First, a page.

The European Championships are almost upon us, and England go to France on the back of three straight wins in their warm-up matches. Amidst the optimism that comes with this good form, and a theoretically simple group to negotiate, there is some concern due to the fact that the team has not looked fluid offensively. They have not only struggled to score, but to create solid chances from open play as well.
There is no obvious reason why this should be the case, for the first time in a long time England has a deadly squadron of forwards. Daniel Sturridge, when fit, scores goals for fun, Harry Kane and Jamie Vardy have had superb seasons as well. Marcus Rashford is lightning quick and scored five goals in his 11 league appearances for Manchester United, despite the side not being the most offensively gifted in the Premiership.
The main reason lots of fans have been excited about England’s offensive play going into the tournament was due to the team’s much needed youth and speed. Raheem Sterling and Deli Alli were supposed to have the pace and trickery to open teams up on the counter, playing balls inside for Vardy to finish as he did all season for Leicester City. The plan seemed to be working when England came from behind to beat Germany 3-2 in a thrilling encounter, with Vardy’s improvisational flick finishing off a fast-break to bring the teams level. High pressing in that game from youthful legs caused Germany severe problems, with several good chances missed to put the game beyond doubt.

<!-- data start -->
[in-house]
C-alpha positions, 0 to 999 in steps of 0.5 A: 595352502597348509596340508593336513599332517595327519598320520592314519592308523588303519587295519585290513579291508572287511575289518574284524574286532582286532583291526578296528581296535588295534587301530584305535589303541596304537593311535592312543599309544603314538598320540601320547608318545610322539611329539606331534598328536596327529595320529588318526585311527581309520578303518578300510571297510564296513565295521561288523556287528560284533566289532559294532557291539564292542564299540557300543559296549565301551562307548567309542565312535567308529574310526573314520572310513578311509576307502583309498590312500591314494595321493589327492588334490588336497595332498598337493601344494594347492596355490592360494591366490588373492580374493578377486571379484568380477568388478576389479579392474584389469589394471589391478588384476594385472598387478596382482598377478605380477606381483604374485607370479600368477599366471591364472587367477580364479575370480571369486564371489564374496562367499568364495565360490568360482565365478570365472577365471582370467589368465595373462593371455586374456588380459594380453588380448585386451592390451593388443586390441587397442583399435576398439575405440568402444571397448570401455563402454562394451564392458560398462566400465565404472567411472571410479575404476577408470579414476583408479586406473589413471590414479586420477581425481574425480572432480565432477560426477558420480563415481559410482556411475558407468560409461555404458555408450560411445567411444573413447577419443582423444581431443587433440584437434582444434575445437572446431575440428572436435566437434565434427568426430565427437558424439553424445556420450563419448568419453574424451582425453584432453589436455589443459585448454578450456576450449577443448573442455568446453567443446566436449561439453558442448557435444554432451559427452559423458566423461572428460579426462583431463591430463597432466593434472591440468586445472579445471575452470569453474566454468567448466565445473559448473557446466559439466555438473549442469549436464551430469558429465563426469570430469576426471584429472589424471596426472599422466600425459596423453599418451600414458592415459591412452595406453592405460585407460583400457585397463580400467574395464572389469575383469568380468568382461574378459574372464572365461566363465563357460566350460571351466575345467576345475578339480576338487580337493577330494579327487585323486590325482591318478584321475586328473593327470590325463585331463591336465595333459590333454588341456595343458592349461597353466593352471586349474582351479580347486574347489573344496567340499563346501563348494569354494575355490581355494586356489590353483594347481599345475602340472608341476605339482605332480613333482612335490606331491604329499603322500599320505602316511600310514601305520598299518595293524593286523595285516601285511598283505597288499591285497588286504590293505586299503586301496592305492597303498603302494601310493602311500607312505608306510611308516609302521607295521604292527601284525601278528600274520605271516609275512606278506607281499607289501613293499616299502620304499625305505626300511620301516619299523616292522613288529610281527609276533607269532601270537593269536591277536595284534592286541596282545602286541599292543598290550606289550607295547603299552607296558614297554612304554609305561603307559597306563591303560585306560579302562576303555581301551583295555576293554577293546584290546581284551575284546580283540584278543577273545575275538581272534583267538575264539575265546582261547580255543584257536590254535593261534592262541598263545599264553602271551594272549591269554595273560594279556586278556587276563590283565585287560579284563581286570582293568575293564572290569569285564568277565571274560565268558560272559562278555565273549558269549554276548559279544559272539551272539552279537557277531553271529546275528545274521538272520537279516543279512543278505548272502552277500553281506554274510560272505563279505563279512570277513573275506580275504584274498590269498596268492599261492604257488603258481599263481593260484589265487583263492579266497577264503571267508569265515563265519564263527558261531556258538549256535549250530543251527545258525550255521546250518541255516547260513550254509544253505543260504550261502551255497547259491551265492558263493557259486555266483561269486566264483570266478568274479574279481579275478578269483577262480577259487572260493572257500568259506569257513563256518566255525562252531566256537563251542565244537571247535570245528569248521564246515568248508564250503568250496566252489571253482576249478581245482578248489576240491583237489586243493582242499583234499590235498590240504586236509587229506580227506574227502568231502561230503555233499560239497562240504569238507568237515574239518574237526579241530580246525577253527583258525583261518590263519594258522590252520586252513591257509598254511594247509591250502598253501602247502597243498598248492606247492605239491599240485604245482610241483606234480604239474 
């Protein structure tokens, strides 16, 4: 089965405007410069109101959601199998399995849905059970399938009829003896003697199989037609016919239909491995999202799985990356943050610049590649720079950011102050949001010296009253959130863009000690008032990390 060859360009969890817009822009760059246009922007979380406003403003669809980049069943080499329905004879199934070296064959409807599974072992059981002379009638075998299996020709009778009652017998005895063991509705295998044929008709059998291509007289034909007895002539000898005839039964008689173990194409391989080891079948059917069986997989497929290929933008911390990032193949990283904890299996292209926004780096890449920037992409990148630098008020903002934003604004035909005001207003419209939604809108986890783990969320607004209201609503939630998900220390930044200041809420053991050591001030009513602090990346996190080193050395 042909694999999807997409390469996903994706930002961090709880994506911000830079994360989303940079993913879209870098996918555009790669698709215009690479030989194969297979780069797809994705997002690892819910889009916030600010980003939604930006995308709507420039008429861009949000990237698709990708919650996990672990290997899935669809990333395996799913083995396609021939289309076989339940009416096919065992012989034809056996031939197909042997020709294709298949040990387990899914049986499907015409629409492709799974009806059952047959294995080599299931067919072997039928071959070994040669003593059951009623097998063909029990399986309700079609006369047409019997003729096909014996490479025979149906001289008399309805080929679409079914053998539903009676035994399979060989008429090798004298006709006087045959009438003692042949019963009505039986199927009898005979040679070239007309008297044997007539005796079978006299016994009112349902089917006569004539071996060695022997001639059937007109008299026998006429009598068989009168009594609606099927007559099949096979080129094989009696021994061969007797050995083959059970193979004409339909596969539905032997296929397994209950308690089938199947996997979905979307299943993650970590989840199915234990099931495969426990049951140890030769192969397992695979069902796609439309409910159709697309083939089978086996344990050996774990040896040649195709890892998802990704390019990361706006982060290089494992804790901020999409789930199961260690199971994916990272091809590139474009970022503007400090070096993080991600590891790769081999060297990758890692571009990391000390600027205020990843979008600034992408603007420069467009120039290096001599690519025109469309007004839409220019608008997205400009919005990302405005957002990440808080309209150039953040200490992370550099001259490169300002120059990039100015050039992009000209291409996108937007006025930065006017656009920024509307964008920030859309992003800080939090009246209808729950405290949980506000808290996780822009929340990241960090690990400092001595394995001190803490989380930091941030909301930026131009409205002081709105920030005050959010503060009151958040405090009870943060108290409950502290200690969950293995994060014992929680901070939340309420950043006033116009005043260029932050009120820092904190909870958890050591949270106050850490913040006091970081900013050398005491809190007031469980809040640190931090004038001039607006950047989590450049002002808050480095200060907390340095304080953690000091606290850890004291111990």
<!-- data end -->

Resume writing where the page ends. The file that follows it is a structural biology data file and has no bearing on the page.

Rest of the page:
Against Portugal it seemed that this strategy was thrown out the window, and it was hard to see that the major difference between the two England sides was the addition of Wayne Rooney at Wembley. A decade ago, Rooney was perhaps the only England player capable of the sort of pace and directness that could give the opposition nightmares but ironically he is now the player depriving his own side of it.
He is England manager Roy Hodgson’s captain, and Hodgson says that he is a “mandatory starter”, who could play anywhere on the field, but the evidence thus far has shown that he has deprived England of some dynamism.
England lined up in a 4-4-2 diamond against Portugal with the strike pairing of Vardy and Kane, the same one that had sparked a comeback against Germany, but instead of playing the tricky Alli just behind with two water carriers as shuttlers; Eric Dier holding Alli was relegated to the periphery with Rooney at the point.